Apple's Beats Acquisition Could Facilitate Streaming Service

Recording artists worry that the $3 billion deal to buy Beats Electronics and Beats Music will push Apple to do more streaming. Artists make more money selling downloads and less on streaming outlets.

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STEVE INSKEEP, HOST:

And with that, our last word in business is winners and losers.

DAVID GREENE, HOST:

According to Zack O'Malley-Greenburg of Forbes, thanks to that Beats sale, Dr. Dre stands to surpass Sean Diddy Combs as hip-hop's richest man.

ZACK O'MALLEY-GREENBURG: We placed Diddy's net worth at 700 million as of a couple of months ago. Dr. Dre was at 550 million.

GREENE: Greenburg says the deal with Apple will likely bump up his net worth between 700 and 800 million.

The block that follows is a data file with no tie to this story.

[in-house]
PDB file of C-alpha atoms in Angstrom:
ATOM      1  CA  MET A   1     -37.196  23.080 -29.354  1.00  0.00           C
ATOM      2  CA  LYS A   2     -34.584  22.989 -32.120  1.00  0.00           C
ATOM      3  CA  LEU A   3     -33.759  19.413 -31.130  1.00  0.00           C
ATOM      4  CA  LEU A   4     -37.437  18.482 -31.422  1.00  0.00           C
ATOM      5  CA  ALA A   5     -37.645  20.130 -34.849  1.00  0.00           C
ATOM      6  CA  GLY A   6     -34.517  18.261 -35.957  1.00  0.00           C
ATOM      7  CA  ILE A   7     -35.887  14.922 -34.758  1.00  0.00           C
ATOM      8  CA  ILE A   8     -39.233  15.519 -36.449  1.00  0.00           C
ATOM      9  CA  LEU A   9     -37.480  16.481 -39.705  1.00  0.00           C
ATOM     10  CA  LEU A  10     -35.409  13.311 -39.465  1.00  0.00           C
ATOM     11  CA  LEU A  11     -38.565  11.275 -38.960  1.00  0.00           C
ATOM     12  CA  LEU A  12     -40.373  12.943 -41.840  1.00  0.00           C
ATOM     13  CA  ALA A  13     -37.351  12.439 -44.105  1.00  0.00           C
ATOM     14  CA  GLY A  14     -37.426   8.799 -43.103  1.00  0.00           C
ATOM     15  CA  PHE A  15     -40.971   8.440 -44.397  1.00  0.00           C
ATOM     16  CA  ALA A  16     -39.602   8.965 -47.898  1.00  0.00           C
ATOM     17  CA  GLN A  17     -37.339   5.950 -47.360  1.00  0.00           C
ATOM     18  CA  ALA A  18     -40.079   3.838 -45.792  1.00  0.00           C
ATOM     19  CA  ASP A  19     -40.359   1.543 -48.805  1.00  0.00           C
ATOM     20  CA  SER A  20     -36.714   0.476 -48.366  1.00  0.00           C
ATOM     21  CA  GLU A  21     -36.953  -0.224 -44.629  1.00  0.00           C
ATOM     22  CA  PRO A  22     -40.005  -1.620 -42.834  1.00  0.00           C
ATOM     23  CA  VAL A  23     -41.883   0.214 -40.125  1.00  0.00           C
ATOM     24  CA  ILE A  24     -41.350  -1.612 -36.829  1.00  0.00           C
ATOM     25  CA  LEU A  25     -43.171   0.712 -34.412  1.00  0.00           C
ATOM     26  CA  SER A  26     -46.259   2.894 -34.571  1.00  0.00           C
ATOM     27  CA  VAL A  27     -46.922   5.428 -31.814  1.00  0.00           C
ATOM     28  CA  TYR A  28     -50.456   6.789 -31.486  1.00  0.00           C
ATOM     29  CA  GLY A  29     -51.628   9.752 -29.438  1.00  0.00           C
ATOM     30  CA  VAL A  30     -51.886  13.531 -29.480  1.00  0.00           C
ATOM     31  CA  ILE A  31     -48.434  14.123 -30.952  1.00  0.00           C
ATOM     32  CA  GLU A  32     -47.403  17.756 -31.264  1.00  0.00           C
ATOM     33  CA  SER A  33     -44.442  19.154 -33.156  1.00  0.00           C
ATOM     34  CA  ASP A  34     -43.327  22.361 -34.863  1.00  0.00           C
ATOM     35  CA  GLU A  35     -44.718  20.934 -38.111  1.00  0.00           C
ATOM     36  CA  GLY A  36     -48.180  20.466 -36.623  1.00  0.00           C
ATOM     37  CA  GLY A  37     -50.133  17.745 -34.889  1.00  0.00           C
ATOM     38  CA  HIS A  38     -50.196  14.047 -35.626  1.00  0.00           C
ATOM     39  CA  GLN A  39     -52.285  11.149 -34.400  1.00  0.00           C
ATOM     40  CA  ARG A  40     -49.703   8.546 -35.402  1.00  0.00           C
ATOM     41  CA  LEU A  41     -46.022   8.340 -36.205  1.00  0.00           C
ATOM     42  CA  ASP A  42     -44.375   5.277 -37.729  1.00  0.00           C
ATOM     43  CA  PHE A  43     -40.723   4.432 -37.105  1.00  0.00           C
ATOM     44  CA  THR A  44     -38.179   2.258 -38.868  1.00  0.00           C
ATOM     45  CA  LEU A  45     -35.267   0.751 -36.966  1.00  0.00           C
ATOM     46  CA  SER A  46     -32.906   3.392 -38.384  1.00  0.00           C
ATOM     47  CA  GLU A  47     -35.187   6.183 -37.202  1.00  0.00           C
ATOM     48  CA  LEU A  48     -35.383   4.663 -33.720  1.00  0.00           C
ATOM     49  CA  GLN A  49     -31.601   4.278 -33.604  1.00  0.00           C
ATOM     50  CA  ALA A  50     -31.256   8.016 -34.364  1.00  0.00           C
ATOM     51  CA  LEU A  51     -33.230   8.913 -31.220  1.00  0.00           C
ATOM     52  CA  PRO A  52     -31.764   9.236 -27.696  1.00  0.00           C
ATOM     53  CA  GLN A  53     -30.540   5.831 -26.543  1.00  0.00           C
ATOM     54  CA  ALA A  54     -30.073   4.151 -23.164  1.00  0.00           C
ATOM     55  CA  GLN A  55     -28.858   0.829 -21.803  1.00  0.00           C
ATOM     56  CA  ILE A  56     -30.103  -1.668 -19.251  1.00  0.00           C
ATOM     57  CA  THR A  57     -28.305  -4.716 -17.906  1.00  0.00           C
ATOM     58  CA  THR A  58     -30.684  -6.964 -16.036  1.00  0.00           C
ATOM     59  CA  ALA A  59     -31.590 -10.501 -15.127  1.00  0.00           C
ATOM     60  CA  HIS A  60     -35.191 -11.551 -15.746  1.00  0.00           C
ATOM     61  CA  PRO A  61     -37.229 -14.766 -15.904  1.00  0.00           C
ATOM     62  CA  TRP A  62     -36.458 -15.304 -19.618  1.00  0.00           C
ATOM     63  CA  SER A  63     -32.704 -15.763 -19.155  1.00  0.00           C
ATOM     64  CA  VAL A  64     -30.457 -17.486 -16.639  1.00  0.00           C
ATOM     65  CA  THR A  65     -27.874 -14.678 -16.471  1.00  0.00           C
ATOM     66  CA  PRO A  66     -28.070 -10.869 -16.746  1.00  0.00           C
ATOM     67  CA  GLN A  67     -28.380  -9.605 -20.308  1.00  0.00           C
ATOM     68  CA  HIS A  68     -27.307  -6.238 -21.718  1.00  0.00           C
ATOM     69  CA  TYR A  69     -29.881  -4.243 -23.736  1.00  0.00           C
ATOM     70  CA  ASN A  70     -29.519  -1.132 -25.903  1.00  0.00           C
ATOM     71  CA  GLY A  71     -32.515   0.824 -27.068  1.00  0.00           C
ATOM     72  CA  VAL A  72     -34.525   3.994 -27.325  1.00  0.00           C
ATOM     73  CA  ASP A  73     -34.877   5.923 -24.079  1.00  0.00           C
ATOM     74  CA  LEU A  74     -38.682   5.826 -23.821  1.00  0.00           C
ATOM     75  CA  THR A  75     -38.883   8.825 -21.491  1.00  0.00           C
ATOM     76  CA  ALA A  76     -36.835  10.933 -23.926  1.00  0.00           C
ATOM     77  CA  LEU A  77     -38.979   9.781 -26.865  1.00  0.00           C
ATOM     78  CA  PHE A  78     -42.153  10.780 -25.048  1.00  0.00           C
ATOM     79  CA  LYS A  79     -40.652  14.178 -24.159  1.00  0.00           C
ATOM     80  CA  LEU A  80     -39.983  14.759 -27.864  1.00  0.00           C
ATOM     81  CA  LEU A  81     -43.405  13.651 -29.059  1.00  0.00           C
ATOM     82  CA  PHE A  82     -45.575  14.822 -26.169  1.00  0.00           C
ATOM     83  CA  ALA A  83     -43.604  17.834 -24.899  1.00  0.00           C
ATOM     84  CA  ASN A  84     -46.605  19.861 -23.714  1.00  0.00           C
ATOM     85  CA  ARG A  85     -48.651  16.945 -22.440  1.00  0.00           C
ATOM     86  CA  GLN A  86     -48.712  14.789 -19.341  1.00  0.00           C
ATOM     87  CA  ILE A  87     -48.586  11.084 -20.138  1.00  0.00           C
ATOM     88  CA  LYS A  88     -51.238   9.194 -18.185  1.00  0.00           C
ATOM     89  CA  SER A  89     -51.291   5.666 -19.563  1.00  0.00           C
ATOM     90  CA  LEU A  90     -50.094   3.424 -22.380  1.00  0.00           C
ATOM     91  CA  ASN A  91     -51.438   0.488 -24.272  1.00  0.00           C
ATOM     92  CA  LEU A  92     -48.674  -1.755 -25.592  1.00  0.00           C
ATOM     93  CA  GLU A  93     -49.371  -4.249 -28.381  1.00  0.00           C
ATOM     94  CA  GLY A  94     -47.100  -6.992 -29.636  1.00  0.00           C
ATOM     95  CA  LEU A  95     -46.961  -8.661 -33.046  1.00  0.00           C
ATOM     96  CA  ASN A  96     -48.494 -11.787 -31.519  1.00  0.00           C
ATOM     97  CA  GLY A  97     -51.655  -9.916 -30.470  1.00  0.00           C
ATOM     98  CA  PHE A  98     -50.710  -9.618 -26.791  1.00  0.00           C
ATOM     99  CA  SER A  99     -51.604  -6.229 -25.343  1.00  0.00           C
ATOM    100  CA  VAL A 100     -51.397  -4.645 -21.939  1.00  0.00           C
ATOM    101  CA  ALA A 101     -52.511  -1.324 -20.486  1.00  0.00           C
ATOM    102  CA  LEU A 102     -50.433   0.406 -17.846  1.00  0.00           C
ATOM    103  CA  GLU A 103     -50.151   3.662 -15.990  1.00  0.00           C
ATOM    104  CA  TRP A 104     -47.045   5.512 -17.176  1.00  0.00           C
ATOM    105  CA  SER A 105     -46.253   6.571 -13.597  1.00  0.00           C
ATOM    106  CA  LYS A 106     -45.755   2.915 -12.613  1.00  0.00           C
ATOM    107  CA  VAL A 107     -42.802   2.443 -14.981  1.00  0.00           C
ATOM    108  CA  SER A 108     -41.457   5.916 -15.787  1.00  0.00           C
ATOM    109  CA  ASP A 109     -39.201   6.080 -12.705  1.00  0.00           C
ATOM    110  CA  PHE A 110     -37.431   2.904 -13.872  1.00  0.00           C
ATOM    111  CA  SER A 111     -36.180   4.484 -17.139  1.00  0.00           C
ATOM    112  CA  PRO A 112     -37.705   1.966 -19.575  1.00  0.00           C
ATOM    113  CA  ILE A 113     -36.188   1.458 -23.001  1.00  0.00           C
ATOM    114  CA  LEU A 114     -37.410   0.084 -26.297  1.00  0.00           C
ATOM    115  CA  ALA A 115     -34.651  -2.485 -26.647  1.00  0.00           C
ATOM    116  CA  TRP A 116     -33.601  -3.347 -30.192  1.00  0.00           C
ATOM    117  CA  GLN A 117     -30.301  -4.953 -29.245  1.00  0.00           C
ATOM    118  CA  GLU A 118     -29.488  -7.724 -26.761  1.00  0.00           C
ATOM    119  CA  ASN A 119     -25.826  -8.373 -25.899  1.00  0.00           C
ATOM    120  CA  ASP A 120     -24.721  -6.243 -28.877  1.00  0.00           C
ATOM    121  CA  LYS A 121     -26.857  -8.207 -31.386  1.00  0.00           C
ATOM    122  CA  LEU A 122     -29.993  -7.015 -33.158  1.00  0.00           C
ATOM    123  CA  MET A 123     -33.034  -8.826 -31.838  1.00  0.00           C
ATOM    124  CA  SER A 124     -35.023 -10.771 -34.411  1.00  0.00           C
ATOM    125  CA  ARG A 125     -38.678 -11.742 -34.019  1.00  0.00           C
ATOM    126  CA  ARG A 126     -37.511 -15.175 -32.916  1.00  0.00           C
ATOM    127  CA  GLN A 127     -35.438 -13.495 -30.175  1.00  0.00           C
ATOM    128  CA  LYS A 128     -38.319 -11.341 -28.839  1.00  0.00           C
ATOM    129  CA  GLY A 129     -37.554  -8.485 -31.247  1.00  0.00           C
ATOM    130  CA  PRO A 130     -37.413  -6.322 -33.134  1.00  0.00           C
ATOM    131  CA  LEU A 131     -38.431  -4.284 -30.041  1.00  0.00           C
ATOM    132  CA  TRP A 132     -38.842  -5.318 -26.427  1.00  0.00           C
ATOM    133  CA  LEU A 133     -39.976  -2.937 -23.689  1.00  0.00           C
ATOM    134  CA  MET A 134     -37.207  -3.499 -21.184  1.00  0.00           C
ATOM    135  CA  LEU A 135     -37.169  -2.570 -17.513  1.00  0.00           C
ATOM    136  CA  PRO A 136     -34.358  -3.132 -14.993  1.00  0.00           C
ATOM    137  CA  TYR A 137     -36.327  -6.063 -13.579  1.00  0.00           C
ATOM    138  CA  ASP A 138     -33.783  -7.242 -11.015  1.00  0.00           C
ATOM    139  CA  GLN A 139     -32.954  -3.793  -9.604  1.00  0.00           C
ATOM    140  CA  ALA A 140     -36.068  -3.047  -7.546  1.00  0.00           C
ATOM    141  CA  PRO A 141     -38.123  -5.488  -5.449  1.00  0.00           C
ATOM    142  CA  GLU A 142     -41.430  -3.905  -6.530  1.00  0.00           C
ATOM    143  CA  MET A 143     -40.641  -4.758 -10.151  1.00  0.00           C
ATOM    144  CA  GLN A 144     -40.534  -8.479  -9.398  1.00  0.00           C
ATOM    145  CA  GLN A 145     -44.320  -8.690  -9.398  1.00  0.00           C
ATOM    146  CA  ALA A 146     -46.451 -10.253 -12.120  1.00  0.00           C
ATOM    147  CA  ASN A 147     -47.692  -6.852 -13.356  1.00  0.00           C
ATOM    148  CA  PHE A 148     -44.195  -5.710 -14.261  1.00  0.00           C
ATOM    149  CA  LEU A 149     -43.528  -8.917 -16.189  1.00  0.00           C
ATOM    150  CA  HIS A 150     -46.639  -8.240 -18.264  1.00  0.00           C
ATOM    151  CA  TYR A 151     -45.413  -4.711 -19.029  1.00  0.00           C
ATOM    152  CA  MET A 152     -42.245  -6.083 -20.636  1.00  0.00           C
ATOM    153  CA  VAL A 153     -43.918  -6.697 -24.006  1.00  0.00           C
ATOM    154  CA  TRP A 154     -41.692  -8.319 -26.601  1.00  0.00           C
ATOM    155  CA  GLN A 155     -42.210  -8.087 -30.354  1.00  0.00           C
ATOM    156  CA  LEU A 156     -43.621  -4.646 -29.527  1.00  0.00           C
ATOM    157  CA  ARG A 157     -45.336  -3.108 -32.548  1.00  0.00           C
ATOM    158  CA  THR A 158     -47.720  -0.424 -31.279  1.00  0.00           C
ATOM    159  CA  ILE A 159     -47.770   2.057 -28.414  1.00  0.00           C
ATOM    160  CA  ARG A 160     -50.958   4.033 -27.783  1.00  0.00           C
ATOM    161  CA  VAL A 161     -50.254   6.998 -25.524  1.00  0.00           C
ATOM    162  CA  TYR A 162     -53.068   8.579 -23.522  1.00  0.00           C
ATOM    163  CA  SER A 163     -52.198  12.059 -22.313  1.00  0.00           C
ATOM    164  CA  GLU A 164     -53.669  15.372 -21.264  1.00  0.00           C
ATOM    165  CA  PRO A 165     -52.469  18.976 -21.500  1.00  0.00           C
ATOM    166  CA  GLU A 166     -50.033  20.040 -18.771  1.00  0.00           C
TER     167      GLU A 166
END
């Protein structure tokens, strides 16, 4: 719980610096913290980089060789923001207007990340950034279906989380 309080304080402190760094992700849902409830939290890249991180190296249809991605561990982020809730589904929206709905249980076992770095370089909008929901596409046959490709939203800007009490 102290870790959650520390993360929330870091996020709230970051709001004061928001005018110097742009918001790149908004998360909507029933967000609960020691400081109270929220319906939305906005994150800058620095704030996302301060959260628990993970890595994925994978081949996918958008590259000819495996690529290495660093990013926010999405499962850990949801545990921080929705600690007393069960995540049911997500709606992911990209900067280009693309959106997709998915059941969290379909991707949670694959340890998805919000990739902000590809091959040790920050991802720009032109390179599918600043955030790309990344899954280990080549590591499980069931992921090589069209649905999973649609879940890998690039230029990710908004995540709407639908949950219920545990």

INSKEEP: Now let's talk about the losers. Cellist Zoe Keating, whose music is sometimes heard during breaks in this program, told Bloomberg Businessweek that the transition from owning music to accessing music online will mean a big hit to musicians.

GREENE: She says she made about $72,000 from music downloads last year and only about $6,000 from streaming services.

INSKEEP: Other artists protest the meager pay by refusing to put their music on Spotify - they include the Black Keys, AC/DC and Garth Brooks.

GREENE: And now that Apple's in the game, it looks like streaming really is taking over. So for musicians, maybe that means it's time to - I don't know - get in the business of producing headphones.

INSKEEP: Whatever works.

GREENE: Whatever works. That's the business news on MORNING EDITION. From NPR News, I'm David Greene.

INSKEEP: And I'm Steve Inskeep.

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